CAPE TOWN – He carried the rare distinction of drawing his first and last Tests in charge of the Springboks.

Nothing else about Ian McIntosh’s coaching career drew such ambiguity.

McIntosh, one of Zimbabwe’s and this country’s most prominent and respected coaching voices, fell silent on Wednesday. He had lost his long battle with cancer aged 84.

His teachings, however, will long echo.

He was a coaching high priest and pioneer who helped shape the game on the field domestically and seamlessly bridged the amateur and professional coaching eras. He coached the Boks between 1993 and 1994 and was the driving force behind Natal’s transformation from B-section contenders to Currie Cup winners.

He is the only Springbok coach who also coached the national Sevens team.

A book chronicling part of his coaching career was aptly titled Mac: The Face of Rugby.

It was his infectious, engaging manner that held those who lent their ears captivated. At post-match functions an animated McIntosh would hold court, breaking the game down to its component parts.

“He was larger than life,” said Dick Muir, who played a large chunk of his provincial career under Zimbabwean-born McIntosh.

“He was always there to assist and give advice. He was a proper rugby man, in every way.

“He lived the game — as a player, then young coach, older coach and selector. He was a mentor for me when I became a coach.”

Apart from possessing an astute rugby brain, McIntosh also knew people.

“He also had a personal touch,” recalled Muir. “He had a way of getting the best out of everybody. He always praised publicly and dealt with you privately. He had players’ backs.

“He was a straight shooter. He dropped you when he needed to drop you. When he was not happy with a ref that made a mistake, he [the official] was sure to find out. But he could take criticism as well.”

Muir said McIntosh was ahead of his time and a student of the game. “He stumbled upon something and developed some pioneering thinking about getting over the gainline,” said Muir about the McIntosh playbook that often involved a hulking inside centre heading into the heavy traffic at great force.

“He was obsessed by it but he was always evolving. Those days coaches didn’t have assistants, so he had to be multi-skilled.”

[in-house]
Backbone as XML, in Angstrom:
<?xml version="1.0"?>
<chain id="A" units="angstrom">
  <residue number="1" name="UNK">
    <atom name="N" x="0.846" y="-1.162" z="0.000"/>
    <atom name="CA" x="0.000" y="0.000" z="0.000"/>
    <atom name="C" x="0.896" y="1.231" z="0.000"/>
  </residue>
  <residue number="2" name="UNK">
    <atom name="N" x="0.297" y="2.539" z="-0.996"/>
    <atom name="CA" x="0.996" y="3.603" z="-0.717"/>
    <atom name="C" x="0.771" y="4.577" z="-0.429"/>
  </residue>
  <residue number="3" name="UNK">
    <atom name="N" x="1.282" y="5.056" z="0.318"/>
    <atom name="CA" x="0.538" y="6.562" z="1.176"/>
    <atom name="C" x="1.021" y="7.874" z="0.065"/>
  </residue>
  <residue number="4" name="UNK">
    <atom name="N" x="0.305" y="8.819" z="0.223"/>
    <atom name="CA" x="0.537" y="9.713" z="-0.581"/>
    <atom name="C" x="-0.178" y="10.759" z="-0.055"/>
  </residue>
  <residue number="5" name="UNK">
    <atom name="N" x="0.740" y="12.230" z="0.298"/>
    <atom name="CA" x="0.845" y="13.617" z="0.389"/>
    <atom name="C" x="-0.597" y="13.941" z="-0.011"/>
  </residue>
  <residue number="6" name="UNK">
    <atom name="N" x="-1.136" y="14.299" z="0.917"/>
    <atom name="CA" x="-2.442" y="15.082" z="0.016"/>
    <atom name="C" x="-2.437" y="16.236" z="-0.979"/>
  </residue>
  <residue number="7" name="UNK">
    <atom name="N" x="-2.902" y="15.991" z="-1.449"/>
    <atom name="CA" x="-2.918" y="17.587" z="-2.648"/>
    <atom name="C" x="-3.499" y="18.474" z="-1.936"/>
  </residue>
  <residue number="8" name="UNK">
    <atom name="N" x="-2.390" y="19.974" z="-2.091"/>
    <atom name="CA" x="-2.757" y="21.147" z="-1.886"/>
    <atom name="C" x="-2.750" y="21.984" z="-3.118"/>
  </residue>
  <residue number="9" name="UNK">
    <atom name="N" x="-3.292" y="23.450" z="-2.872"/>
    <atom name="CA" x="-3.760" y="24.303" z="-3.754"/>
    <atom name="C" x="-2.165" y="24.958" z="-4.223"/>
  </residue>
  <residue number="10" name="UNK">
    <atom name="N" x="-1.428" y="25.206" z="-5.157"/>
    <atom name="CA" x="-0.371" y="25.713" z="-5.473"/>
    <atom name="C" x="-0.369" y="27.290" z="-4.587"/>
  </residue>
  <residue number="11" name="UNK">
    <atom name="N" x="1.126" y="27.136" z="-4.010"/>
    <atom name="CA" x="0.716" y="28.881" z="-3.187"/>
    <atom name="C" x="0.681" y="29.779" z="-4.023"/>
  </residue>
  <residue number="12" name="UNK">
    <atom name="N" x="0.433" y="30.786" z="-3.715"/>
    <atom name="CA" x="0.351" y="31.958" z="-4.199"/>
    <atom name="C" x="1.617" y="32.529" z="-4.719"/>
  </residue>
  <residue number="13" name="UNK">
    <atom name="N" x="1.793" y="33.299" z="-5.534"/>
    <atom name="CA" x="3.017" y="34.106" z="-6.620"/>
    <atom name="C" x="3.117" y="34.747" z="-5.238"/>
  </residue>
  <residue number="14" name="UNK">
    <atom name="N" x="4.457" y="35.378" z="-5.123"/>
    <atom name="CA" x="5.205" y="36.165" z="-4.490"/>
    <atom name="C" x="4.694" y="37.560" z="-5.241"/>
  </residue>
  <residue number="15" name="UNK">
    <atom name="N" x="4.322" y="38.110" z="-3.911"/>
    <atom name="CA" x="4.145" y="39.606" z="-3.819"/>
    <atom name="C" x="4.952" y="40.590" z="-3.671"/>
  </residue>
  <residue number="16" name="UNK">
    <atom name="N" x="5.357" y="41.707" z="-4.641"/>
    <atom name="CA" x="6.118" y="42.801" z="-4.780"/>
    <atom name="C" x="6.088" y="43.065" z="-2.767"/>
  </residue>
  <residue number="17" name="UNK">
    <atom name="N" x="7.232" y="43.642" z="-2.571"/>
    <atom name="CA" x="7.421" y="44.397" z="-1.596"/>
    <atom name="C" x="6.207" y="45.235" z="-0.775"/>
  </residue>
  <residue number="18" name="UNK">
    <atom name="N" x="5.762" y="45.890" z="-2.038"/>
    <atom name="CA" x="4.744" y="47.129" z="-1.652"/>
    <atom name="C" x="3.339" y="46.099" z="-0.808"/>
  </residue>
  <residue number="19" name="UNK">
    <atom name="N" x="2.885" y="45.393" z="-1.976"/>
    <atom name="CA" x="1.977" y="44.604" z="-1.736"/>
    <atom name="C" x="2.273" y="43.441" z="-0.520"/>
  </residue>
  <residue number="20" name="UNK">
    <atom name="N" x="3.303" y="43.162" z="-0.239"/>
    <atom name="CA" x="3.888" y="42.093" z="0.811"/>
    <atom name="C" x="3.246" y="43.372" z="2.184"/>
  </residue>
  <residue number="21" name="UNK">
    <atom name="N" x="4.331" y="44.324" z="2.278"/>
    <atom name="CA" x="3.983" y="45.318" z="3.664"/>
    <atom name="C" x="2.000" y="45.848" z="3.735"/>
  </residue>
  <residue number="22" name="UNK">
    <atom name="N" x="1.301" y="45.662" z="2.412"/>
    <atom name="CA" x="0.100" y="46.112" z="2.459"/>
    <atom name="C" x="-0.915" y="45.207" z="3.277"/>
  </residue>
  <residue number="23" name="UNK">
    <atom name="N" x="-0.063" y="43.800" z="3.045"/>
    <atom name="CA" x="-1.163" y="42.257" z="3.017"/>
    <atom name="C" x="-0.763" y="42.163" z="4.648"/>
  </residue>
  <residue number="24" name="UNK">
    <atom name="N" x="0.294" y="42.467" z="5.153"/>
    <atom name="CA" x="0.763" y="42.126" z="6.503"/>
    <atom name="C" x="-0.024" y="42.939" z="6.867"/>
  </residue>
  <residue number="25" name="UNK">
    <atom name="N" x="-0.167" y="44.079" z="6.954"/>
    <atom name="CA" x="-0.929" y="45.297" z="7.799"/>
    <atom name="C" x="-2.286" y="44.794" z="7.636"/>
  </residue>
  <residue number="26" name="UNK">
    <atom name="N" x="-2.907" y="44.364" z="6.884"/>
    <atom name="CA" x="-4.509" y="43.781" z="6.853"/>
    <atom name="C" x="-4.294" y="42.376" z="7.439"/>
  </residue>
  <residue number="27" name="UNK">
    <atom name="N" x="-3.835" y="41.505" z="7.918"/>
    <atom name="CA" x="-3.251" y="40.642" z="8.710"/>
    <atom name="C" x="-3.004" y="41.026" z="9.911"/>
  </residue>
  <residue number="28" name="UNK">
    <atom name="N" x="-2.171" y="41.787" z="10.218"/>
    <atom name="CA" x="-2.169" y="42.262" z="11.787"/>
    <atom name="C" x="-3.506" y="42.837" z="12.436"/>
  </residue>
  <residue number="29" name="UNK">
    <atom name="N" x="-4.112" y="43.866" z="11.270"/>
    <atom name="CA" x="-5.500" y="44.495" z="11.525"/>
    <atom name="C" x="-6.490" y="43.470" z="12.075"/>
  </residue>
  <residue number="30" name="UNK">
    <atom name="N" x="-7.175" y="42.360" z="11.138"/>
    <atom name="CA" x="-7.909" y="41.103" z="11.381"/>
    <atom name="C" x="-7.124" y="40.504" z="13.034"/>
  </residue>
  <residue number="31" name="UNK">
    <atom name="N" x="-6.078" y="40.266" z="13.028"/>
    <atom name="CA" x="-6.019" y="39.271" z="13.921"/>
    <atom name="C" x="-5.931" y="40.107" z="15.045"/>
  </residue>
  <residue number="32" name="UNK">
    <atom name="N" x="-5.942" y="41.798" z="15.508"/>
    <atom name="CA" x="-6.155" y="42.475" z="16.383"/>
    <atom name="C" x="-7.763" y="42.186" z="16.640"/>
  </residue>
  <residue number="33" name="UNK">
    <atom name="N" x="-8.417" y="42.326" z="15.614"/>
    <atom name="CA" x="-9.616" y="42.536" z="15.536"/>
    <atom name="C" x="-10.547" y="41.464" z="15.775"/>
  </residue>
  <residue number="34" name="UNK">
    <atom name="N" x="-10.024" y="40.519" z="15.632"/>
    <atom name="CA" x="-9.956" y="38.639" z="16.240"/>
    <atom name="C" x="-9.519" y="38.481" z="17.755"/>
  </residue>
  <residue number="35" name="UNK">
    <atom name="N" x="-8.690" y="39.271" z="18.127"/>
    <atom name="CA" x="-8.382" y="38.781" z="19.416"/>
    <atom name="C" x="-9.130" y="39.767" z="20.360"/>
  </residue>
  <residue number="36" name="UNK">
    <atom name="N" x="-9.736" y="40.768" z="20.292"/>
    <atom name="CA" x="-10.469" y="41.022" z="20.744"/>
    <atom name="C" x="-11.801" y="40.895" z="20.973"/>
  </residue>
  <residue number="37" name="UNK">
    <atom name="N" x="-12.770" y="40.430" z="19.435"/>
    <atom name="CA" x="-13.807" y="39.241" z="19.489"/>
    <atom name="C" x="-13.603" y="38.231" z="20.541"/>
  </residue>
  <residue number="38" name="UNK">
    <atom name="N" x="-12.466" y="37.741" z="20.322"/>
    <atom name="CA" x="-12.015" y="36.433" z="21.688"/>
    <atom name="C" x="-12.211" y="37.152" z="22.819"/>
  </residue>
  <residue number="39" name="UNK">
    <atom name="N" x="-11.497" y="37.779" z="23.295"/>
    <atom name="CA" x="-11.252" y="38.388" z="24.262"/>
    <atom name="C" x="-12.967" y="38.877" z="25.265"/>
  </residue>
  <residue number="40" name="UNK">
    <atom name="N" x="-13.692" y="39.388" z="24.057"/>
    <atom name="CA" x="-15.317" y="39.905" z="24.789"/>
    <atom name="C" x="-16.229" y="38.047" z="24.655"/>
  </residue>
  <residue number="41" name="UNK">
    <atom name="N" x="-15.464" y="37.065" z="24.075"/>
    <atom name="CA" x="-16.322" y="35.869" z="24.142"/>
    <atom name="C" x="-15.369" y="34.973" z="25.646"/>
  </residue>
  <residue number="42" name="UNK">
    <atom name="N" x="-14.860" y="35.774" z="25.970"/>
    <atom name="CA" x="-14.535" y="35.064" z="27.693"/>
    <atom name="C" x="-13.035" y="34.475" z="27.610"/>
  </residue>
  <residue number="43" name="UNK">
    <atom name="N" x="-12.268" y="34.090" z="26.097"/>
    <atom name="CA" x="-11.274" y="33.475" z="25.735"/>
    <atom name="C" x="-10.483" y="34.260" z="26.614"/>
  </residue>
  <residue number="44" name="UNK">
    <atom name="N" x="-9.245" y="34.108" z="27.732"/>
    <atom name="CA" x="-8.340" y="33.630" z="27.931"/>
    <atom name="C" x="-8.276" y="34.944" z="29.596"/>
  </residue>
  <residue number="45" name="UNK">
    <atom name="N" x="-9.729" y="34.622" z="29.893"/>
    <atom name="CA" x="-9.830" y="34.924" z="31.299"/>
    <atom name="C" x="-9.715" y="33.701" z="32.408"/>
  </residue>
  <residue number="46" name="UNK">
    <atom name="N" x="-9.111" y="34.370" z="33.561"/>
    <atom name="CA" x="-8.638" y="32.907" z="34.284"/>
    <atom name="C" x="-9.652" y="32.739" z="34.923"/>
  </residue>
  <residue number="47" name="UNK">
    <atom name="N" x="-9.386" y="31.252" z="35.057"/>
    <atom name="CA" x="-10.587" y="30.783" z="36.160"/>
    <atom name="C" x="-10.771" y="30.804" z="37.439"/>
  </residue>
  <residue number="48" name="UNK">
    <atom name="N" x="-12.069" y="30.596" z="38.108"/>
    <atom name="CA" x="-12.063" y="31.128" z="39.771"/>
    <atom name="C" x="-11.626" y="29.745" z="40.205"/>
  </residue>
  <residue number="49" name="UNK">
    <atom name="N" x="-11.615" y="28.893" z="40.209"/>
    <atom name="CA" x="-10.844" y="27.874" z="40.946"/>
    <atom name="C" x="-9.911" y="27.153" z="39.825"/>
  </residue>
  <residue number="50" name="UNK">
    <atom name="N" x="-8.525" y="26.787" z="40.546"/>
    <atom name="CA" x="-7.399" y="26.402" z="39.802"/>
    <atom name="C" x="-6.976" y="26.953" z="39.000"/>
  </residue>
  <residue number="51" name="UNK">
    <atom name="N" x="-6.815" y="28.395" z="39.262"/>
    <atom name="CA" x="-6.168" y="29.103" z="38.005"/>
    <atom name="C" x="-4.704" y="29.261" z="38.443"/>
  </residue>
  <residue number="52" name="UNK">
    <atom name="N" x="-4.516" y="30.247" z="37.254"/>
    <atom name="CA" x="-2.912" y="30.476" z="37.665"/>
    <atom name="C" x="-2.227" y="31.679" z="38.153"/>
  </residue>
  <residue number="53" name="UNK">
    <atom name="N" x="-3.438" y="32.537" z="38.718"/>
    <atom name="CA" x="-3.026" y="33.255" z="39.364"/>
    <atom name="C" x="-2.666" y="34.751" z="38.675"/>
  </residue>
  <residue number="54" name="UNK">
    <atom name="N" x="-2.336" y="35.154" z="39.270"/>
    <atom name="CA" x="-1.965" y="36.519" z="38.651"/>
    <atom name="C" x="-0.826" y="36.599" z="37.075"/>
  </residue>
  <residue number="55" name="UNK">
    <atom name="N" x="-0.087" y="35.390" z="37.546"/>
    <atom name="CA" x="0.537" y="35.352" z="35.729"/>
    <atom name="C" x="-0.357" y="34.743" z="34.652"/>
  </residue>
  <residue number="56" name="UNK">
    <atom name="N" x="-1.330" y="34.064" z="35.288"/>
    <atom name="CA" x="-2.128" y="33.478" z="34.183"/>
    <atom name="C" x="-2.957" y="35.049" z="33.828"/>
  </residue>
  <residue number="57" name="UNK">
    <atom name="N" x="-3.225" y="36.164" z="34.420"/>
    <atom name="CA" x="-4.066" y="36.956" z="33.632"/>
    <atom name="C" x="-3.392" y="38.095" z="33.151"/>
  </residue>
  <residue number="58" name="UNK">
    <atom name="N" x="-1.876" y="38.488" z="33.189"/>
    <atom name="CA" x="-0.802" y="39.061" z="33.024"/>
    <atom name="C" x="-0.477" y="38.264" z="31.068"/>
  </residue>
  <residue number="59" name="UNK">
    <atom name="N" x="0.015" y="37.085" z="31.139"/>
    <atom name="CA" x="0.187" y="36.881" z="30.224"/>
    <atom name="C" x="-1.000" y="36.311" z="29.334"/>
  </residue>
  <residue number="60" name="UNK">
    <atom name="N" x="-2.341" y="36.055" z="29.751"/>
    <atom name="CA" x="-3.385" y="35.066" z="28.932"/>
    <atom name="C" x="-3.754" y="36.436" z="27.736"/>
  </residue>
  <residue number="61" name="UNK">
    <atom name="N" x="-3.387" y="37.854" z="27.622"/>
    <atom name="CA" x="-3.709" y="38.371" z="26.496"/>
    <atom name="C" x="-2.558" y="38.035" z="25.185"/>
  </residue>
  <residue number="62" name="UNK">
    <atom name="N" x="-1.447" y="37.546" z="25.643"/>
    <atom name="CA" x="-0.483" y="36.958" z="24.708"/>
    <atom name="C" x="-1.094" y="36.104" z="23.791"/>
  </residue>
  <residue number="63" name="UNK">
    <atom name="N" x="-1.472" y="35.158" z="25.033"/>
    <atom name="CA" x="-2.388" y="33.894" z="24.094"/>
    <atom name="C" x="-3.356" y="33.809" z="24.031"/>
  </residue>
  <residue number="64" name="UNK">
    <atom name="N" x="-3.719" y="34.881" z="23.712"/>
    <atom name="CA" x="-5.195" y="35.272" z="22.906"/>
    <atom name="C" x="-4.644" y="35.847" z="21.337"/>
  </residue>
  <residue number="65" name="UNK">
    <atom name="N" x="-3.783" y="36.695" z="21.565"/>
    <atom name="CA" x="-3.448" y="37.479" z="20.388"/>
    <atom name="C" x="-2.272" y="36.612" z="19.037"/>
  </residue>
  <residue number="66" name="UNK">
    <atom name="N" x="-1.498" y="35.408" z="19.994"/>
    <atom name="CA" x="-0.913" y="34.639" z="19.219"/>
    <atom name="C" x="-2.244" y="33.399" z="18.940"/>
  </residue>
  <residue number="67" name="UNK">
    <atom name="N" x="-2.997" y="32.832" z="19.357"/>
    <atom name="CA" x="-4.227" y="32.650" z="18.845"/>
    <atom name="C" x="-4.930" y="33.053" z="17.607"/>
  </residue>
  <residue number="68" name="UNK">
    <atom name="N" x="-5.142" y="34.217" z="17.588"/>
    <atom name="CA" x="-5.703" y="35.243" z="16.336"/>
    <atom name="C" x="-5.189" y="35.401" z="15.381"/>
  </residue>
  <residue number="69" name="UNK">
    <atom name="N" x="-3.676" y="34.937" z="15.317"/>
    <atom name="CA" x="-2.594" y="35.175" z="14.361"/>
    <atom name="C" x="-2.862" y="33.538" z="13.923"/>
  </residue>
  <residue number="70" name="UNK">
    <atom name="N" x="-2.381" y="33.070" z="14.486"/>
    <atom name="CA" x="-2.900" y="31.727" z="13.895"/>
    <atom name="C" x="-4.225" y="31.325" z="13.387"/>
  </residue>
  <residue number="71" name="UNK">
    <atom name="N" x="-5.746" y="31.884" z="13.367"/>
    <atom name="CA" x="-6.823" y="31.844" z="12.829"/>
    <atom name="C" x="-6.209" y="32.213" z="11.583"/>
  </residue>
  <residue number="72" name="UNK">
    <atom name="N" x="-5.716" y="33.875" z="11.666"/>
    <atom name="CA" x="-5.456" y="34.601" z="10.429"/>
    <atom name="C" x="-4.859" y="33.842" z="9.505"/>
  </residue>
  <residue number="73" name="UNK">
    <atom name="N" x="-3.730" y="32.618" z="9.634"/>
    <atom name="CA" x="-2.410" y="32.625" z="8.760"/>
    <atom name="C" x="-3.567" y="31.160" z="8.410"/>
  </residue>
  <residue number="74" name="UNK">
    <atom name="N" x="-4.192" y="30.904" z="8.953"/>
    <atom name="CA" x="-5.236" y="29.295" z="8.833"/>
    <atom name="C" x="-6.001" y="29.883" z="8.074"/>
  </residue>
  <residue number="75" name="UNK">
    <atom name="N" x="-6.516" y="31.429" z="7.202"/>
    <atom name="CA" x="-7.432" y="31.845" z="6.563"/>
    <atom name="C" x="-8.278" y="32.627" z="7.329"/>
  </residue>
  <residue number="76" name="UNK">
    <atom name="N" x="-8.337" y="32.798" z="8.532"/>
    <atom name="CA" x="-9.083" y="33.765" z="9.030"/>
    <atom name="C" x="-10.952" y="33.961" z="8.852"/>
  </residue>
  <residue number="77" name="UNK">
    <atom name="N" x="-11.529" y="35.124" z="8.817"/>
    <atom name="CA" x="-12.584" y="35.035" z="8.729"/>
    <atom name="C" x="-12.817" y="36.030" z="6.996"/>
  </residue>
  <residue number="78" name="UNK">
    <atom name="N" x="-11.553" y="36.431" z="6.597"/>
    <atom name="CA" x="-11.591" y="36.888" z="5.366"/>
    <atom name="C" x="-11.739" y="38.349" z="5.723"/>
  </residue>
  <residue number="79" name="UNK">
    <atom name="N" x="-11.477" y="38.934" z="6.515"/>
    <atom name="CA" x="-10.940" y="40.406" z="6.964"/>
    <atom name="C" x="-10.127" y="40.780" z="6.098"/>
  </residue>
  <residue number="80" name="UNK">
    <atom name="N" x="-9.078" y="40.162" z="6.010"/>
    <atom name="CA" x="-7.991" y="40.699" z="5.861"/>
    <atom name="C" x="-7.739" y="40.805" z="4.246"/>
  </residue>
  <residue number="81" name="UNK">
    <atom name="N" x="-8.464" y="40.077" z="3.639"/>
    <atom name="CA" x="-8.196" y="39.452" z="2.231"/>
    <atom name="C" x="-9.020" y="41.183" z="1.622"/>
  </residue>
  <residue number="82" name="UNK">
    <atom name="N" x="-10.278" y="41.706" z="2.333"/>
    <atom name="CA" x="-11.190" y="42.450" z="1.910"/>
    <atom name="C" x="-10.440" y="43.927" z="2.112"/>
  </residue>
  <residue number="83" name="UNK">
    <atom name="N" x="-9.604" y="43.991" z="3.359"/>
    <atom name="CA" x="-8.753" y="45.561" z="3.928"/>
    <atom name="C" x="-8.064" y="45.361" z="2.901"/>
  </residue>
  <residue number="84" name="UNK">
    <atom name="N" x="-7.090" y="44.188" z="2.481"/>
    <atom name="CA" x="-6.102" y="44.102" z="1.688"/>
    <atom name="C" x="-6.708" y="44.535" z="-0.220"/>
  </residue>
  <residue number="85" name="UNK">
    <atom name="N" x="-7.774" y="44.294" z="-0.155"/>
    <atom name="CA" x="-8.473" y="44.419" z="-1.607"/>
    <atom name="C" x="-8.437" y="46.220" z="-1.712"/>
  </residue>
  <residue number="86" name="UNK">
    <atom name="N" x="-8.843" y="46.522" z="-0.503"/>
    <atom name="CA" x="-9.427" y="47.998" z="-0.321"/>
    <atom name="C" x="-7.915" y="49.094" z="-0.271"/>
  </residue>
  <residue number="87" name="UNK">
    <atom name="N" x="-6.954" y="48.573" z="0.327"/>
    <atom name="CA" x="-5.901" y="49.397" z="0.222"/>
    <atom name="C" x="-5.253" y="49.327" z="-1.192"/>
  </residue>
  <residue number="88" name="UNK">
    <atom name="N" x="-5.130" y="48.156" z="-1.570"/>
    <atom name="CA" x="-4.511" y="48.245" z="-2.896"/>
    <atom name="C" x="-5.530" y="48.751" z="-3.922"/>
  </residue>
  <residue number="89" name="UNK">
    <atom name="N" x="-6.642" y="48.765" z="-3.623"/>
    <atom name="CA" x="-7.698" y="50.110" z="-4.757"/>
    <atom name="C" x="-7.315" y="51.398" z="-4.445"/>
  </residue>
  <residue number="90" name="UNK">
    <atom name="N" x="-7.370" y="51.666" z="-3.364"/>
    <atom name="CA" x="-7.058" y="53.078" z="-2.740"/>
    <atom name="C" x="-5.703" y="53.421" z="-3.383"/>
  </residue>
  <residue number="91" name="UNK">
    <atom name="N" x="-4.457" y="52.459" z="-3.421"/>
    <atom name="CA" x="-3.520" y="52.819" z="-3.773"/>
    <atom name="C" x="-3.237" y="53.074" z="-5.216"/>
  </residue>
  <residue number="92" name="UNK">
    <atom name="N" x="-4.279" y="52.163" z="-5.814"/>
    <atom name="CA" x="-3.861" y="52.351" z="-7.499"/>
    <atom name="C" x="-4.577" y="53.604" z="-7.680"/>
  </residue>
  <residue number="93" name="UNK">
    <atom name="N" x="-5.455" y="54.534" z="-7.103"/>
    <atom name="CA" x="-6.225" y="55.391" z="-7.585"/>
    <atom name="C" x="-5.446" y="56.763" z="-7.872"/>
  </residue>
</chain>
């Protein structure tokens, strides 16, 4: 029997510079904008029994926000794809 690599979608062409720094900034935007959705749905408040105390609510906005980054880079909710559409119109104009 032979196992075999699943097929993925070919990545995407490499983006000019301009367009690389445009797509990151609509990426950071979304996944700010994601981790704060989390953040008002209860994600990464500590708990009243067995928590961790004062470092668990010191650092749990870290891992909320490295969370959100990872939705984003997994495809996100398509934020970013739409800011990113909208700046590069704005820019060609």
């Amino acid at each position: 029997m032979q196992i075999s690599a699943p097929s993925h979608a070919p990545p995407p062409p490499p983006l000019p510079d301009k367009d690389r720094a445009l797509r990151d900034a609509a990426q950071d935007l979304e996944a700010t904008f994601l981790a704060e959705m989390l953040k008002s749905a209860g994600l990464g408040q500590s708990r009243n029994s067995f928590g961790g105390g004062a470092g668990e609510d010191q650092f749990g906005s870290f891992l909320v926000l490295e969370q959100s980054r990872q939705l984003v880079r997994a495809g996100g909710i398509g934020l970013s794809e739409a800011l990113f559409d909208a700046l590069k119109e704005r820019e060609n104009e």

Muir said McIntosh’s relationship with former Brumbies and Wallabies coach Rod Macqueen helped him develop theories about the game.

“He was always looking for an edge. He brought in Kevin Stephenson who was a conditioning coach from football. In the early days he recruited a few players like Rudi Visagie, Tom Lawton and Andre Joubert. Back then it was not for money, so the coach had to be convincing.

“Through it all he encouraged the fun aspect of the game and developed good team spirit and made it a family.”

McIntosh was so devoted to the game he would often quip that though he had been married for 40-plus years he had been away so much it felt like four.

The time he put in didn’t go unrewarded. His defining moment perhaps came when Natal, in their centenary year, won the Currie Cup for the first time by beating the highly fancied Blue Bulls at Loftus Versfeld in 1990.

Not long before, they were still languishing in the B-section of the Currie Cup, playing in outposts like the three wanderlust Ws: Welkom, Windhoek and Wellington. So excited was Mac after their maiden win in Windhoek that he lit a match programme in the airport terminal that caught the attention of smoke detectors, then sprinklers.

After their maiden success, three more Currie Cup wins followed in 1992, 1995, 1996 — but in his swansong season the Sharks lost the final at home to the Lions in 1999.

Mac’s record as Bok coach was unflattering but he was the first post-isolation coach to take the team in search of the Holy Grail — a series win in New Zealand. The Boks fell short and that was to be the last long tour they undertook to that country outside the 2011 Rugby World Cup.

The Boks won four of their 12 Tests under McIntosh, lost six and drew two, the first in Durban against France in 1993 and the other in his final Test in Auckland the next year.

“It was a pity he wasn’t given more time with the Boks,” sighed Muir. “With all respect to Kitch [Christie], I think Mac laid a wonderful foundation for the World Cup-winning Boks of 1995.”

Mac coached “greats”, Muir reminded’, so his legacy should thus not be measured in silverware.

McIntosh remained involved in coaching but he also served as national selector for 13 years, and was a mentor to Bok coaches.

His involvement with the SA Legends didn’t just help grow his gospel. “His involvement there just exposed so many more people to what he has to offer as a coach. Bringing his understanding of the game to a wider audience and that has certainly rippled through SA in more than a rugby sense. He was so selfless,” Muir said.

In 2013 McIntosh was presented World Rugby’s Vernon Pugh Award for Distinguished Service, recognising his achievement in changing the face of rugby in South Africa.

South African Rugby Union president Mark Alexander said: “Mac left an indelible mark on the global rugby landscape, but even more so in South Africa and with his beloved Sharks.”

McIntosh is survived by his wife Rhona and three sons.

Source: TimesLive


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